The CBS News show “Sunday Morning” took a look at one-room schoolhouses—not just as a historical tradition in this country but the impact of the relative handful that remain.
“Yes, there are still one-room public schools in America,” correspondent Barry Petersen said in the report. “Today, about 200 one-room schools carry on a tradition that’s older than America itself. And while the frontier where they first appeared may be gone, the spirit that they helped create is alive and well in towns across rural America.”
Two hundred actually seems like a lot, until you consider that there were once some 200,000 one-room schools, according to the report.
“There was a time when almost every American child learned in a one-room school,” Petersen said. “In the 1700s, John Adams taught in a one-room school near Boston; Abe Lincoln was educated at a one-room school; and Henry Ford loved his so much, he had it moved to a museum in Michigan.”
For the modern version, Petersen visits the Divide School in Divide, Mont., where in the report teacher Judy Boyle is looking after a total of three students.
""I have teacher meetings once a week,” Boyle tells Petersen. “It’s with me, myself, and I. We get along really well!”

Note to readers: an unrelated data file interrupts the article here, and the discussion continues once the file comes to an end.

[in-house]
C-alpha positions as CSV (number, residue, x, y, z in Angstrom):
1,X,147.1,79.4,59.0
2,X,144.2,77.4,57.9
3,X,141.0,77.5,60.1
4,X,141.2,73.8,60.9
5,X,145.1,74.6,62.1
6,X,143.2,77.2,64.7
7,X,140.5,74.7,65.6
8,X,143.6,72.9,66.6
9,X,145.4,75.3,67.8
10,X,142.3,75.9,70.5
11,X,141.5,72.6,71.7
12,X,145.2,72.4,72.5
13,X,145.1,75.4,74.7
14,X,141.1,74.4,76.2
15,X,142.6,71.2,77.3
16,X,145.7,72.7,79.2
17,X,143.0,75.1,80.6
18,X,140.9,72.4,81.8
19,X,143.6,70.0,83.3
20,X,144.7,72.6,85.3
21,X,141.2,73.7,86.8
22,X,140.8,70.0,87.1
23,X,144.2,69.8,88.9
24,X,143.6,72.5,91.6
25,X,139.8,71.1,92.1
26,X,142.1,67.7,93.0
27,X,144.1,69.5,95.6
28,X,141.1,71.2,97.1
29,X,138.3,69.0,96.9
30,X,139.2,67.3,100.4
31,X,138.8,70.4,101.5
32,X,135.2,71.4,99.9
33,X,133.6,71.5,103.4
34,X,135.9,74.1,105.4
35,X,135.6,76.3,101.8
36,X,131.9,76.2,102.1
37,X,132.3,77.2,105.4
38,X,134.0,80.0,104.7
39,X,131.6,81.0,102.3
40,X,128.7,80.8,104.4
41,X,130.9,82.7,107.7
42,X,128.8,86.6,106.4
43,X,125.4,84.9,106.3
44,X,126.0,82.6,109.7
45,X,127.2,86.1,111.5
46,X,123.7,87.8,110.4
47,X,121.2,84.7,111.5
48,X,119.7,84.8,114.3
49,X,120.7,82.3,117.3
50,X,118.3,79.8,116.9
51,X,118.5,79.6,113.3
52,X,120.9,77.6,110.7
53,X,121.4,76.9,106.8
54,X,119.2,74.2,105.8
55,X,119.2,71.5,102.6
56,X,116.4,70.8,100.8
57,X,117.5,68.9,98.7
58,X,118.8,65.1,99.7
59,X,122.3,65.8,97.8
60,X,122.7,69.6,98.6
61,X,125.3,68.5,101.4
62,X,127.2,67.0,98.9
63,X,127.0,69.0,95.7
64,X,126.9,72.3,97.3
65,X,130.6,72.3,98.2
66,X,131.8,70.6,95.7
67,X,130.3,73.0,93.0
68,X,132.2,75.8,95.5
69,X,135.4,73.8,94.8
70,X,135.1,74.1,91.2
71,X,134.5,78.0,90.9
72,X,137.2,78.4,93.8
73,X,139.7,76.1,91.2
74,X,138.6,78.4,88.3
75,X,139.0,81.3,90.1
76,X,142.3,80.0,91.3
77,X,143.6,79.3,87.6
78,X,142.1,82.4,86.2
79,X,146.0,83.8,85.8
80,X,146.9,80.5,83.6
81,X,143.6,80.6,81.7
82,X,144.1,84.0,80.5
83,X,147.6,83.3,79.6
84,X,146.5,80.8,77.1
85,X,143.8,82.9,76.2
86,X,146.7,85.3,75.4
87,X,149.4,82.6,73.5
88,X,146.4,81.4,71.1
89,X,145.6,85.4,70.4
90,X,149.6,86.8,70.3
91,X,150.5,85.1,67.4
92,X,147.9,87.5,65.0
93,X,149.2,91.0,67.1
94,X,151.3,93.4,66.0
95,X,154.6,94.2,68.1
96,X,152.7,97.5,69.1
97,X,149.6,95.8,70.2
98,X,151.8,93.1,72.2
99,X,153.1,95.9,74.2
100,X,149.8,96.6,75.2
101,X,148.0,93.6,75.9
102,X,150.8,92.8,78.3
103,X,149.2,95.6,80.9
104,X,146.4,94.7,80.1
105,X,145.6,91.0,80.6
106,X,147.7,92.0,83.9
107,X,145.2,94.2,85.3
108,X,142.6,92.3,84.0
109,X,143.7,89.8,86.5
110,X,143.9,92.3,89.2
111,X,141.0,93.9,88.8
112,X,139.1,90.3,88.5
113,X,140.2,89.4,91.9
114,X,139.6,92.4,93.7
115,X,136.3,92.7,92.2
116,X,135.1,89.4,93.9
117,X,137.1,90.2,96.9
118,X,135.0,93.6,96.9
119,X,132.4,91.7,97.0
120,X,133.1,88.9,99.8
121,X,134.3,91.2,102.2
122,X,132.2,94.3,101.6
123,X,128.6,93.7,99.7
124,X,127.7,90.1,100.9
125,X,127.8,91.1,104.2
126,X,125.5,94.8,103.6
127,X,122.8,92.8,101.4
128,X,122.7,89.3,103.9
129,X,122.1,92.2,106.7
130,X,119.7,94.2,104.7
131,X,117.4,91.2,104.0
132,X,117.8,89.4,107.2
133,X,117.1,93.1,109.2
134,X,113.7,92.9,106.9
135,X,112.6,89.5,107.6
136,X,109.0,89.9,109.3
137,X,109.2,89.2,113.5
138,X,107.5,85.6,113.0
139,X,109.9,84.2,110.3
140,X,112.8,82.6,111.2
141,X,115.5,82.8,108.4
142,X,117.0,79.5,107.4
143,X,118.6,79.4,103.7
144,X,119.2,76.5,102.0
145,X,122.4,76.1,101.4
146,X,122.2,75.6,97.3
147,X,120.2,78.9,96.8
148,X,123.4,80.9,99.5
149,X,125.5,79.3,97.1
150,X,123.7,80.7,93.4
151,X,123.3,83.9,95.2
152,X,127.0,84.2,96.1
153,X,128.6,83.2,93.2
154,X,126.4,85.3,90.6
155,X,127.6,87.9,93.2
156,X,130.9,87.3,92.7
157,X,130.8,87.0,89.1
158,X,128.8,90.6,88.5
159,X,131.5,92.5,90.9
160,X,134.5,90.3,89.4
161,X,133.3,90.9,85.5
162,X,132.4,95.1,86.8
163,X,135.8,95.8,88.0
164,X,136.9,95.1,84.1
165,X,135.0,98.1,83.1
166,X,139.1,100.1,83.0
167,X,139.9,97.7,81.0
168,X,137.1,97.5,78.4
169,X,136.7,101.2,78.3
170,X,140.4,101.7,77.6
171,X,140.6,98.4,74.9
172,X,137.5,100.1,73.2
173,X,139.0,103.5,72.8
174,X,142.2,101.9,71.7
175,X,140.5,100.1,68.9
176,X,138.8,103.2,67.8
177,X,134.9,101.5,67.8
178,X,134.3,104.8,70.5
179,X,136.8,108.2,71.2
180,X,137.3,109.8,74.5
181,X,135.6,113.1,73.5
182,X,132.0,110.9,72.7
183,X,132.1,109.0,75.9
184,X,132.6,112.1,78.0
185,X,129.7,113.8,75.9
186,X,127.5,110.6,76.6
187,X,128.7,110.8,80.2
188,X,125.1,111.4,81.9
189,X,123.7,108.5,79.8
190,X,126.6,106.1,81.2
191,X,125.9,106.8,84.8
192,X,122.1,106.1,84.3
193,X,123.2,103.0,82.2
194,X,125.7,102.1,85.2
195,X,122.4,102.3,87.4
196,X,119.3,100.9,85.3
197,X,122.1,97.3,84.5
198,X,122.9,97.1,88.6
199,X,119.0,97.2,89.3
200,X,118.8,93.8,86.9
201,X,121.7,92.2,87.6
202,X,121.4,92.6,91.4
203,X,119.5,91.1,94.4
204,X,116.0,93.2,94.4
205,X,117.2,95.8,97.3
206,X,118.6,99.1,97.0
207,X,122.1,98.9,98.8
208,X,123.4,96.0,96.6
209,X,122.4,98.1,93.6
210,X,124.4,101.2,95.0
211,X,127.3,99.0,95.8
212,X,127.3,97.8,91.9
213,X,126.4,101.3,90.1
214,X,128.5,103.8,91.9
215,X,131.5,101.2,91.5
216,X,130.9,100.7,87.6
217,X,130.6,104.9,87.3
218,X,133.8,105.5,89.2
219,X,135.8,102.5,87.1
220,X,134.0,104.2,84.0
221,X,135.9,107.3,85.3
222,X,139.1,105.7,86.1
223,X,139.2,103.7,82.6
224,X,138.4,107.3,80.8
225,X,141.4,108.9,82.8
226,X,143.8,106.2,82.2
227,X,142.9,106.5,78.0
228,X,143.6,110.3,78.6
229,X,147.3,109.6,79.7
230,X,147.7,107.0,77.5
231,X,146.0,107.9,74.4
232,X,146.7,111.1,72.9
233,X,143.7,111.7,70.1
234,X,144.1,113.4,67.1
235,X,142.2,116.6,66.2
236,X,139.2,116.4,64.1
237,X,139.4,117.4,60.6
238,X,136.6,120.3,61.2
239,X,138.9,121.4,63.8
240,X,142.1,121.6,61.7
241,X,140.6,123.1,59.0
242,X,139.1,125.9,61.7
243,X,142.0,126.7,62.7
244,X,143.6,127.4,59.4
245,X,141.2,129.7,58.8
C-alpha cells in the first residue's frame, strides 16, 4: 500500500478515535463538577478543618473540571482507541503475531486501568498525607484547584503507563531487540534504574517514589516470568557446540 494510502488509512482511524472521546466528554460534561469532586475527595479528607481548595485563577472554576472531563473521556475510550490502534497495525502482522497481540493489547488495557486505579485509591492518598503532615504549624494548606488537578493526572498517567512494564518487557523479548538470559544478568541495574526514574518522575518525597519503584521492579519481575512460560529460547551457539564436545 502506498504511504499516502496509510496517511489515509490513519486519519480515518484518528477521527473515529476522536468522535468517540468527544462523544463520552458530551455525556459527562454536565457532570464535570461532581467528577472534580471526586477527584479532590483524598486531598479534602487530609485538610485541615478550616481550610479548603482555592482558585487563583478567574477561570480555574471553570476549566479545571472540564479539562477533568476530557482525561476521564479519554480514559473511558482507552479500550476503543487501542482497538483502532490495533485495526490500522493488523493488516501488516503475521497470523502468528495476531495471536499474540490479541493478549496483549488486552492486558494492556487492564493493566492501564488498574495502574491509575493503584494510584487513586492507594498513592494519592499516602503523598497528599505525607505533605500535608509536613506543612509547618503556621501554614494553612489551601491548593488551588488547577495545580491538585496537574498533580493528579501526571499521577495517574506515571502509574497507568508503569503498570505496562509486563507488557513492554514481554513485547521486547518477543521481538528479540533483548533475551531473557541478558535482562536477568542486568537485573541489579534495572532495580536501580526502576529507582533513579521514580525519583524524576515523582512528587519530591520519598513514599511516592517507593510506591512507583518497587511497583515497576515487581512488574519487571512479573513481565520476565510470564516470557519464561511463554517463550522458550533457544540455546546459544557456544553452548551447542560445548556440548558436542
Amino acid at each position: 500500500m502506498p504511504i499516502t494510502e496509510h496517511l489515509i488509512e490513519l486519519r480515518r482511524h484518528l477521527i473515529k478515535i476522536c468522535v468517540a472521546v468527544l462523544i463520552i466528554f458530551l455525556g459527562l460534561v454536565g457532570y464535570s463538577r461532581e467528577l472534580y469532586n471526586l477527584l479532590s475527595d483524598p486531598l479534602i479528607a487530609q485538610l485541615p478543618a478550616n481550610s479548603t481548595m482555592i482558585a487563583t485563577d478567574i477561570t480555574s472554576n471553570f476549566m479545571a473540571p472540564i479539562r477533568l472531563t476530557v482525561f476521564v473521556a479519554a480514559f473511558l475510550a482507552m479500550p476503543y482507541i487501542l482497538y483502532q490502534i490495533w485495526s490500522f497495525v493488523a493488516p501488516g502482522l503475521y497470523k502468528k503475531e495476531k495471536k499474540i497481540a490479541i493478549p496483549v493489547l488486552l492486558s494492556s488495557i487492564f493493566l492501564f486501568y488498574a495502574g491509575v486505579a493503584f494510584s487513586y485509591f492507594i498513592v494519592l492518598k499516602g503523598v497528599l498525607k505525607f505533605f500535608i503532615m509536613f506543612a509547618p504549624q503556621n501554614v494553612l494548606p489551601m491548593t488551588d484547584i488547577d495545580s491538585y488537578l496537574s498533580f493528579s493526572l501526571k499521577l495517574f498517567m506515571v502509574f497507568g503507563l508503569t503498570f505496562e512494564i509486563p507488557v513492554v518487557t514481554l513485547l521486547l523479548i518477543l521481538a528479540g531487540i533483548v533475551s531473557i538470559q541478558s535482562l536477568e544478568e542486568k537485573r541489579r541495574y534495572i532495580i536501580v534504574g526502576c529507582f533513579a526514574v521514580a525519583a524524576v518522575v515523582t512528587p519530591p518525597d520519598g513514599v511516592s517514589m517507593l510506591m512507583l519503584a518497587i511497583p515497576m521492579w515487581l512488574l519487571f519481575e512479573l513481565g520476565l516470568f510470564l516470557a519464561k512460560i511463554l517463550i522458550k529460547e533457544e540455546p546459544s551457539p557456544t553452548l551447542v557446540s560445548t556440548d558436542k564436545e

Meanwhile, near Lansing, Mich., teacher Brenda Hydon teaches 18 students ages 5 to 12 in a one-room schoolhouse. Students can work at their own pace, moving ahead to higher-grade work. Parents are happy, and students perform well when they move on to high school. (Both one-room schools in the report are K-8.)
The education pieces on “Sunday Morning” are usually on the soft side—an inspiring teacher, icons like the pencil sharpener or the school bus. They’re usually full of charm, but the show leaves heavier topics to its CBS News siblings.
One example was Sunday night’s “60 Minutes.” Because it’s summer (maybe not officially, but on the TV calendar), even the flagship newsmagazine is in rerun mode. “Shooting at Chardon High” is a report that first aired in February, about a 2012 shooting at an Ohio high school by a student.
Three students were killed by the shooter (which “60 Minutes” declined to name at the request of the community). But thanks to assistant football coach Frank Hall, who defied recommended procedures to chase after the shooter, the toll was likely lessened.
I’m sorry I missed this report the first time around. But these days, with most TV magazine pieces having a second life on the Web, it’s never too late.
A version of this news article first appeared in the Education and the Media blog.